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[ 2 ] September 15, 2014

Hey All! This Friday, September 19th, I will be joining the awesome Mia Voss on her on-air program Power Chat to talk all about book blogs! 

The program will take place on Google Hangout at 12pm EST. Click here for more information and to register to attend!

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Review: Blood Line by John Davis

[ 1 ] September 15, 2014

Blood-Line-cover-500-337x500Reviewed by Meghan Hyden

Ron and Val are married.  They are living a nice, peaceful life until one night when two men break into their home and try to kidnap their 16-year-old daughter, Leecy.  The secrets that they have been keeping for years, especially from their daughter, are now out in the open.  After taking out the two perpetrators and contacting a friend on the police force, they think that everything is going perfectly – until the FBI show up.  Now they have to run to protect themselves, having no idea who they can trust, all the while figuring out the mystery of who wanted to kidnap Leecy and why they are after their family in the first place.

Blood Line was a lot of fun to read.  I instantly felt a connection with this family and, in turn, disliked the people who were against them.  The daughter, Leecy, is my favorite – she handles everything a lot better than I thought she would and really shows just how smart she is in different situations throughout the book.  It’s also neat to see just how much she is like both her mother and her father.  The character portrayal and the descriptions of the scenes are great and make it so easy to see what the author is writing inside your head.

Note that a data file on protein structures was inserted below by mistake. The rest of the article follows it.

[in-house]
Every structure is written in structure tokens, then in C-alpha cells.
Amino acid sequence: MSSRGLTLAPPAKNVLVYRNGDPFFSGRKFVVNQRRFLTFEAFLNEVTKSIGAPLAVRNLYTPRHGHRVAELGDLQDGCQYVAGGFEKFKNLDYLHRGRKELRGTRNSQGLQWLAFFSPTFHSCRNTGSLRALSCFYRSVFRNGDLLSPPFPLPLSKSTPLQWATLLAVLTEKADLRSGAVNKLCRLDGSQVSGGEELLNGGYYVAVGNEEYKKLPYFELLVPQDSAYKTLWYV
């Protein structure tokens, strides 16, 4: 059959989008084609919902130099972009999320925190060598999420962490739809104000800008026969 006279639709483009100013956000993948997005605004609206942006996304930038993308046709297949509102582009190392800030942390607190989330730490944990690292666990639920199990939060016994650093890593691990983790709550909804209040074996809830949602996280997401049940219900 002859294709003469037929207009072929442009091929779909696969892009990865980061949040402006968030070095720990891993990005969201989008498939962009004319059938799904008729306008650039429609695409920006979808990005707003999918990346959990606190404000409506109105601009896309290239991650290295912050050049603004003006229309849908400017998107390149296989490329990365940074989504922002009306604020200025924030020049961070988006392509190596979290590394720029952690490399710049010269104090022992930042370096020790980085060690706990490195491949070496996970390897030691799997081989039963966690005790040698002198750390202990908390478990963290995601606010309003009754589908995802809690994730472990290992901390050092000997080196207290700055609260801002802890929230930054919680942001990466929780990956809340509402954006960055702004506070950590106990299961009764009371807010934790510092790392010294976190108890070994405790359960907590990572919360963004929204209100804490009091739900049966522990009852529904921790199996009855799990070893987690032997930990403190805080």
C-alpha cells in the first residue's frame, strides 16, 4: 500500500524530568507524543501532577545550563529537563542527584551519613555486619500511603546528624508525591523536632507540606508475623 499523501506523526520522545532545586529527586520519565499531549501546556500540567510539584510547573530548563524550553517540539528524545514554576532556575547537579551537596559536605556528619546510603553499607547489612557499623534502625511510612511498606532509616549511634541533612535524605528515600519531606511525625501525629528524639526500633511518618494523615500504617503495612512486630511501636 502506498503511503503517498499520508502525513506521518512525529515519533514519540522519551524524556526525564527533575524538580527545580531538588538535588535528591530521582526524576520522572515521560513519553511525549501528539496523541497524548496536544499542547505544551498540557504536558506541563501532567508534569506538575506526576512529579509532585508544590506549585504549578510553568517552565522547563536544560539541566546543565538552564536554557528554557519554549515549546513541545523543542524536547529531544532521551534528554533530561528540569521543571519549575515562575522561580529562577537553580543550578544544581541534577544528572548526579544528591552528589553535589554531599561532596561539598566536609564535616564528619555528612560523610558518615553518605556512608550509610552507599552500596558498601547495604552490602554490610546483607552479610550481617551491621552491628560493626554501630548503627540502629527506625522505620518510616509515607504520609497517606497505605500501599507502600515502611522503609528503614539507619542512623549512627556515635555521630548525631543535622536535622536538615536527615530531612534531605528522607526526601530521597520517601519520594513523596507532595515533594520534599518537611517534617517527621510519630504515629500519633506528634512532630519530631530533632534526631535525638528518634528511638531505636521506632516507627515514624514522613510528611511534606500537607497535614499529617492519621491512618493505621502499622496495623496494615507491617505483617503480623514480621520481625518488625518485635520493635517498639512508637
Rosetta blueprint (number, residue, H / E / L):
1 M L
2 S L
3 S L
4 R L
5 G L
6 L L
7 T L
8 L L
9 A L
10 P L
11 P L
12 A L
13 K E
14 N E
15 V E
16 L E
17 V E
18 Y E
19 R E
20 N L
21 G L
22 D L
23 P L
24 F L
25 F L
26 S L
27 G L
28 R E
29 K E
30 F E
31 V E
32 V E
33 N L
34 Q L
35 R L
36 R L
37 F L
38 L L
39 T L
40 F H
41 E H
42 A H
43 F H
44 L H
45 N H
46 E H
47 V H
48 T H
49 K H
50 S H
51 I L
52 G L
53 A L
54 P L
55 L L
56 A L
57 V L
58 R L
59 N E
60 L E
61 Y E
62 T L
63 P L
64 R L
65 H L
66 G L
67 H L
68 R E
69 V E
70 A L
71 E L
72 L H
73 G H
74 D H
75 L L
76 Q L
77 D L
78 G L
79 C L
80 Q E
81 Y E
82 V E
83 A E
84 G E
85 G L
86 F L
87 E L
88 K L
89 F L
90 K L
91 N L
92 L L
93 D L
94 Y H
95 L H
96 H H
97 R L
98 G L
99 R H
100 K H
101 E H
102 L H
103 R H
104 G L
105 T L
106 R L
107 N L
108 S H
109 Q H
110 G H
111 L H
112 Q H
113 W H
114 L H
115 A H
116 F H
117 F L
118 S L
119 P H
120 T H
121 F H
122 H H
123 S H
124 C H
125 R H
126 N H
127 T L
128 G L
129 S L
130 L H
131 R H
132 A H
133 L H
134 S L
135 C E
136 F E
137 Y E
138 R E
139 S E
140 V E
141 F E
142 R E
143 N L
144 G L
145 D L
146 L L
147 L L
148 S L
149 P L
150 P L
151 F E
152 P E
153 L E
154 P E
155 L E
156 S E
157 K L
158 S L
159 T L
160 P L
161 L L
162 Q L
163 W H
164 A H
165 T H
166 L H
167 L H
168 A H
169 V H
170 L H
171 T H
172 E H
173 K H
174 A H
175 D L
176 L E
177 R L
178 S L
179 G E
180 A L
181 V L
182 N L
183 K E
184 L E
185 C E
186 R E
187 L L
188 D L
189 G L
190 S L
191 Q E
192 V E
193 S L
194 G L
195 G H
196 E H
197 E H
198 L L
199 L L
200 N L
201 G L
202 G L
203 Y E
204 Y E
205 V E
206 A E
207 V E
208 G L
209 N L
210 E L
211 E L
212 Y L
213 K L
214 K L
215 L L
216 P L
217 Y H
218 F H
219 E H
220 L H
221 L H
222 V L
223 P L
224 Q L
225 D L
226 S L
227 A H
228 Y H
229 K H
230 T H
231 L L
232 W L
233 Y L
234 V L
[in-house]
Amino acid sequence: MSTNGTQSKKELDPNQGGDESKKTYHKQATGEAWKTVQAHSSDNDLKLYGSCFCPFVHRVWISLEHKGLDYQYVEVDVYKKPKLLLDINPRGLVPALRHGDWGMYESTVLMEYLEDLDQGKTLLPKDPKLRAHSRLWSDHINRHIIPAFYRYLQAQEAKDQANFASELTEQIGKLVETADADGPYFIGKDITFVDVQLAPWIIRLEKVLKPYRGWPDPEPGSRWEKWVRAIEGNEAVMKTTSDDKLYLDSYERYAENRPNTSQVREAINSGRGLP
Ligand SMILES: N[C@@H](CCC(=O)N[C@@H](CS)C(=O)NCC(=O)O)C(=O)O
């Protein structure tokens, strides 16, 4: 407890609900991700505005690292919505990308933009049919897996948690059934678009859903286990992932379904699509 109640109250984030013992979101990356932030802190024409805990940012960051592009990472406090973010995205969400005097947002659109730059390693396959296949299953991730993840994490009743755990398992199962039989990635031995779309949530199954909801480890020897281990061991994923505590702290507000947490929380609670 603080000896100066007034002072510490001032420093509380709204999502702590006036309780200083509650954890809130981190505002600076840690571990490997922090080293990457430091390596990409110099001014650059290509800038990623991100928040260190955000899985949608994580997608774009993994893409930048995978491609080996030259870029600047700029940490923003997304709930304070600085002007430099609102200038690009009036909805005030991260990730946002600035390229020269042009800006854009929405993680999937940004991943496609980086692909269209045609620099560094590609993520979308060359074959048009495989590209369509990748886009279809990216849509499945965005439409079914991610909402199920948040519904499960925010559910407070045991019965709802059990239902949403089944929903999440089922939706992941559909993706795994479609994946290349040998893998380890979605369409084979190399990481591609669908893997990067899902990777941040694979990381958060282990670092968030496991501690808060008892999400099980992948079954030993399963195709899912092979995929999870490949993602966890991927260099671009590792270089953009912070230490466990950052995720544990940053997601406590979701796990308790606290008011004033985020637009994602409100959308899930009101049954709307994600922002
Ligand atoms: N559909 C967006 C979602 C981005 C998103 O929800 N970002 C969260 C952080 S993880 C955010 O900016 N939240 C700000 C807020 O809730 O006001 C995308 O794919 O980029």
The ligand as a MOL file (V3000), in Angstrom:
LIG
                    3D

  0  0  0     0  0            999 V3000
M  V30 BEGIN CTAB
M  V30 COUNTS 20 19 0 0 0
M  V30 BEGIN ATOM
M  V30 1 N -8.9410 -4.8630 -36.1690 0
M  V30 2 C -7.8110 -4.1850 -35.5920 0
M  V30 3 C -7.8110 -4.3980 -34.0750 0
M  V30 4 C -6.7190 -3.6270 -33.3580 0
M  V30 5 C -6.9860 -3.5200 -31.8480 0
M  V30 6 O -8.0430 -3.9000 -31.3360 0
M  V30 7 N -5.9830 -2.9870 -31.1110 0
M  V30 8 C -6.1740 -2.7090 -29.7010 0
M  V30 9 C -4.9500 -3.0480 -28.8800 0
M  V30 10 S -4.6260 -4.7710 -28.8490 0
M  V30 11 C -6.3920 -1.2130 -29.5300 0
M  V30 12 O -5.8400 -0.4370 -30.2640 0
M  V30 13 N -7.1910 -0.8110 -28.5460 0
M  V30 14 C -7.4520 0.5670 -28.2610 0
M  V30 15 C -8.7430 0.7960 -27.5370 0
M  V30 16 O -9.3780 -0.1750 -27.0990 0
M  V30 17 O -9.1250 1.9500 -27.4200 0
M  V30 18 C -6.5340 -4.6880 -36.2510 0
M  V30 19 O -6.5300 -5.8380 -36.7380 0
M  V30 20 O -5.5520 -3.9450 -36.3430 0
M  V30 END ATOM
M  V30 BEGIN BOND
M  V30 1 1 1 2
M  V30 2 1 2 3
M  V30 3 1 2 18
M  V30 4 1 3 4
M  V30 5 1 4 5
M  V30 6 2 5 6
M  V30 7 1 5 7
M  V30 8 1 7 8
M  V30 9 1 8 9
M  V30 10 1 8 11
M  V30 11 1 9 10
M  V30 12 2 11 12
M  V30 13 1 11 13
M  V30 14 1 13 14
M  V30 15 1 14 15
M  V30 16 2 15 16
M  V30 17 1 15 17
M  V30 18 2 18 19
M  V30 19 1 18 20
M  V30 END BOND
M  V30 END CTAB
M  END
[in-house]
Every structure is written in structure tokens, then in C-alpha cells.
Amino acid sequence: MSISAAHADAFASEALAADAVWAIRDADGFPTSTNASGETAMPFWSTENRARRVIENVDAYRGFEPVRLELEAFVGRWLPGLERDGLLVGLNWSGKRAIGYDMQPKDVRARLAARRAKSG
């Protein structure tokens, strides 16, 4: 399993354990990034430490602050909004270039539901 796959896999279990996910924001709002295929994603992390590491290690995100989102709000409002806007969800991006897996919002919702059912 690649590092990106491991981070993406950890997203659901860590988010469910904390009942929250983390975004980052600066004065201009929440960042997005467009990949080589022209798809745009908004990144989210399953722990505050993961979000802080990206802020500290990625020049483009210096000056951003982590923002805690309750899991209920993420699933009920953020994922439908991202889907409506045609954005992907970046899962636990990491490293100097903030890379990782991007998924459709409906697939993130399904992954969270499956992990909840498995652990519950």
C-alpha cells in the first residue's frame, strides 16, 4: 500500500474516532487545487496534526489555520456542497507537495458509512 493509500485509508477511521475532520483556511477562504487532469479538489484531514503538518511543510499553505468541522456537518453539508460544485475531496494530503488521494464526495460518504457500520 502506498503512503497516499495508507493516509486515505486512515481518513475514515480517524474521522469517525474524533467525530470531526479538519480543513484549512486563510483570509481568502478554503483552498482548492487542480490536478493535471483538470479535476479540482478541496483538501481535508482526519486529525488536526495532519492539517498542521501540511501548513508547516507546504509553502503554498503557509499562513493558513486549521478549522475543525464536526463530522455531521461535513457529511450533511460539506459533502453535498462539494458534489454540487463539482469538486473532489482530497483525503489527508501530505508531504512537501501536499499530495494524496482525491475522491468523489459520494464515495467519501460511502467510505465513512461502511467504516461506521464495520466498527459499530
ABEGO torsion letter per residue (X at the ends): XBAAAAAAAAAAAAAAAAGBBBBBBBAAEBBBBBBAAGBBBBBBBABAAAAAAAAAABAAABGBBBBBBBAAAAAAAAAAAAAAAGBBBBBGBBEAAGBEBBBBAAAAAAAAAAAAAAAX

The whole story is full of adventure, from the very first pages, and it kept me so interested that I read the whole thing in one day.  The surprises and twists were unexpected and those, plus the characters, were what made it very hard for me to put the book down.  I like adventure books that are exciting from the very beginning, and in this one, there is always something happening.  It makes the descriptions of things that happened in the past a lot more fun because at the same time as learning something, you’re also kind of panicking, hoping they’ll make it past each moment.

Blood Line was also very well written.  I usually have an issue with first person books because, if not done correctly, they can come across as awkward. Blood Line is definitely not awkward. It flows easily and I really enjoyed seeing how the characters grew closer together throughout the whole ordeal.

Rating: ★★★★☆ 

You can find Meghan (that’s Meghan spelled the right way) over on her book-ish blog The Gal in the Blue Mask. She’s an avid reader, a book editor, a story teller, a purveyor of delectable fare and pulchritudinous confections, and the best aunt in the world. She loves gardening, hiking, cooking and spending time at the zoo, library and museums. She may not be able to find her wallet, car keys or sunglasses, but she always knows where her Kindle is.